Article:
Barstow Darrach to Samuel L. Adair

Barstow Darrach to Samuel L. Adair
Creator: Darrach, Barstow
Date: June 8, 1857
Dr. Barstow Darrach, writing from the New York Hospital, wrote Adair in great detail about his opinions of Kansas Territory's Governor Robert J. Walker and other political happenings in Kansas Territory.


Barstow Darrach to Samuel L. Adair

Barstow Darrach to Samuel L. Adair
Creator: Darrach, Barstow
Date: April 20, 1857
Barstow Darrach, a doctor at New York Hospital, wrote Adair that he was encouraged by the results of the recent Leavenworth election, and that he had authorized a Mr. Tator to settle his affairs in Osawatomie, Kansas Territory. Darrach also discussed the slave oligarchy and indications that St. Louis was opposed to slavery. He cited several events that he felt indicated the free state cause was progressing.


Barstow Darrach to Samuel L. Adair

Barstow Darrach to Samuel L. Adair
Creator: Darrach, Barstow
Date: January 8, 1857
Dr. Barstow Darrach wrote to comment upon recent events at the national level and the prospect of little support for the free state cause from either Congress or President Buchanan. He reported that John Brown was in New York speaking about Kansas, and that Brown was trying to raise some funds and other support for the free state cause.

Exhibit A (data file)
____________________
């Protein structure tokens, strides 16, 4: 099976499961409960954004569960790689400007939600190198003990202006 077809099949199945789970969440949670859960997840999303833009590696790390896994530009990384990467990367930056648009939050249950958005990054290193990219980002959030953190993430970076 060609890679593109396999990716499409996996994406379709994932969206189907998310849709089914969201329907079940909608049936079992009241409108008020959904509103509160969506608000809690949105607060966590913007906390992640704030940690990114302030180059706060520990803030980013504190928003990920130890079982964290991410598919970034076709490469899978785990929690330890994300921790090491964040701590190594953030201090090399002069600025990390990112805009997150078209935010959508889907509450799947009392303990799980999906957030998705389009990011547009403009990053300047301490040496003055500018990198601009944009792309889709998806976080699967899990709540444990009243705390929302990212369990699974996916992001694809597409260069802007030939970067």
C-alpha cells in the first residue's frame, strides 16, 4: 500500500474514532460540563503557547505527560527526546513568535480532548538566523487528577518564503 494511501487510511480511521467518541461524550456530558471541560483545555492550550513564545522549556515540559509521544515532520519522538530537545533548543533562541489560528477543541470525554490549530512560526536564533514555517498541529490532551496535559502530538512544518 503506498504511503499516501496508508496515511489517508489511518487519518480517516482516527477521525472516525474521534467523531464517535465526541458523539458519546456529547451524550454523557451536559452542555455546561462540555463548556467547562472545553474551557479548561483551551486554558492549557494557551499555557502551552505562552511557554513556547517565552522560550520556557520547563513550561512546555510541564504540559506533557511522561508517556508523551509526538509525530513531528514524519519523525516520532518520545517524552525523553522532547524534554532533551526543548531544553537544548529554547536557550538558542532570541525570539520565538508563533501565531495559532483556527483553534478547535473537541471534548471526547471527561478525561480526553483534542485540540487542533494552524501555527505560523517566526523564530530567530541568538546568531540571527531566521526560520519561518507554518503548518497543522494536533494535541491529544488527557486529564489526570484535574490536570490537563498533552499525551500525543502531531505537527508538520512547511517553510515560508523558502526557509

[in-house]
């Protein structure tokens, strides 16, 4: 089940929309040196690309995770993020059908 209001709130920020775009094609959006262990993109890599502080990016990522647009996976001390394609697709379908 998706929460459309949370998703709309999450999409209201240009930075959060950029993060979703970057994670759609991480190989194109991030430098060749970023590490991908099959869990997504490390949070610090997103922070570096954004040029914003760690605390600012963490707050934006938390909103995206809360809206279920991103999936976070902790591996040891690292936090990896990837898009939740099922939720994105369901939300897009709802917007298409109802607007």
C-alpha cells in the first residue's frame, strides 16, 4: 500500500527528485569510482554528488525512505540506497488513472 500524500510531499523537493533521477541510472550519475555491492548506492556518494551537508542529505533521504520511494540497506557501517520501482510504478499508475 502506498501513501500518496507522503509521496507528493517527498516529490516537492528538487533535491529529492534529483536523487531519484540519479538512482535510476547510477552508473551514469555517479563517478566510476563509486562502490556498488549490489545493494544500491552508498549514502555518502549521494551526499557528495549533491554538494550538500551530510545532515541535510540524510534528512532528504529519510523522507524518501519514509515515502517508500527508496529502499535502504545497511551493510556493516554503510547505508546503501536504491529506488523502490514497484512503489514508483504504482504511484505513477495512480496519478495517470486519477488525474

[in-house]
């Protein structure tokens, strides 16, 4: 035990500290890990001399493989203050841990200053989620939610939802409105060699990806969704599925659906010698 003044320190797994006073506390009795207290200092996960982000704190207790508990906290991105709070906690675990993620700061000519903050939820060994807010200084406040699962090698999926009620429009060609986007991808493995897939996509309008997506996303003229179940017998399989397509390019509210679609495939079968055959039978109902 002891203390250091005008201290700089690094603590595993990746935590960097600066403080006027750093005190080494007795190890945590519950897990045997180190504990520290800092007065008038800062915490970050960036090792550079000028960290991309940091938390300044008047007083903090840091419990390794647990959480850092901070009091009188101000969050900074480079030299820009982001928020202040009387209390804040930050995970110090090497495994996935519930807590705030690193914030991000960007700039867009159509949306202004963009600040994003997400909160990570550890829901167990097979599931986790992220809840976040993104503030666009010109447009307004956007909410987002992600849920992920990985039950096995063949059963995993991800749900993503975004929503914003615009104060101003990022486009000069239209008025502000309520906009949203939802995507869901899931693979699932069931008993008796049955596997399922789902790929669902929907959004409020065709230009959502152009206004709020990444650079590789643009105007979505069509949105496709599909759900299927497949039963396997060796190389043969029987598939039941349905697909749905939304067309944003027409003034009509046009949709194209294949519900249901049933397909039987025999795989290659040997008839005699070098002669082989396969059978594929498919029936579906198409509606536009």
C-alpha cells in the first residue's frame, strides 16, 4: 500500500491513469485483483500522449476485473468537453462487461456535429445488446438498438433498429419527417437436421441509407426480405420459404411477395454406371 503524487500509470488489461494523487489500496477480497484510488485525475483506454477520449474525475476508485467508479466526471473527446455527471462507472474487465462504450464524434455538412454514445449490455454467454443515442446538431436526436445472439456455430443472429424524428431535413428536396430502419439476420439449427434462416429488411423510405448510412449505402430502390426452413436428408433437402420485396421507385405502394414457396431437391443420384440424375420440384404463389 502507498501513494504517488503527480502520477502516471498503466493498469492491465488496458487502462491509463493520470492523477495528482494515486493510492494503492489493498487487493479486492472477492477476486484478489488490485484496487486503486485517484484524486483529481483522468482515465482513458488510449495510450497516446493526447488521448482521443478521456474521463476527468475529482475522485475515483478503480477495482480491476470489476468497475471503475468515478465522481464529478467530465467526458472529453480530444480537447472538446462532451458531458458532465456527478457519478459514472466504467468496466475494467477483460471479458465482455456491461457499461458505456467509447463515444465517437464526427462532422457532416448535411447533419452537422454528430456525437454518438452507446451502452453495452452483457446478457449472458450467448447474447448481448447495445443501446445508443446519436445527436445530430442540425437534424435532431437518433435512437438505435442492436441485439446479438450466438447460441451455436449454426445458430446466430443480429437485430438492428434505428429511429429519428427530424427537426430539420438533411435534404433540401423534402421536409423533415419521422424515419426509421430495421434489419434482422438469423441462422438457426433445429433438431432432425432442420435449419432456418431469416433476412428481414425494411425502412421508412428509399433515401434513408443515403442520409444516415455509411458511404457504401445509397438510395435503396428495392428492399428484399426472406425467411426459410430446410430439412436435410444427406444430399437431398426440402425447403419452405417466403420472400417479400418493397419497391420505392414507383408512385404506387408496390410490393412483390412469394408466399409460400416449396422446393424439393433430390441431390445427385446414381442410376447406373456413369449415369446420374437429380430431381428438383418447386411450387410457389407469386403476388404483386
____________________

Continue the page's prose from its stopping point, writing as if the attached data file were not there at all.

Barstow Darrach to Samuel L. Adair

Barstow Darrach to Samuel L. Adair
Creator: Darrach, Barstow
Date: November 27, 1856
Dr. Barstow Darrach had returned to New York Hospital after being in Kansas Territory. He wrote that he felt the prospects were not very favorable for Kansas Territory. He had found "some warm friends disposed to yield Kansas to the slave power rather than resort to a revolution," and he believed [President] Buchanan would only pretend to support freedom "until the south can make sure of their prize." Darrach felt it would take a large emigration of settlers to Kansas to make it a free state, and that free state settlers would be thwarted by the "bogus authority" and "another mob from Mo." should the Free State party appear at the polls. He stated that "the strongest argument [against success] that I see is that the people do not seem prepared." He wrote that he would ship clothing, flannel cloth, and blankets to Adair by way of W. F. M. Arny in Chicago.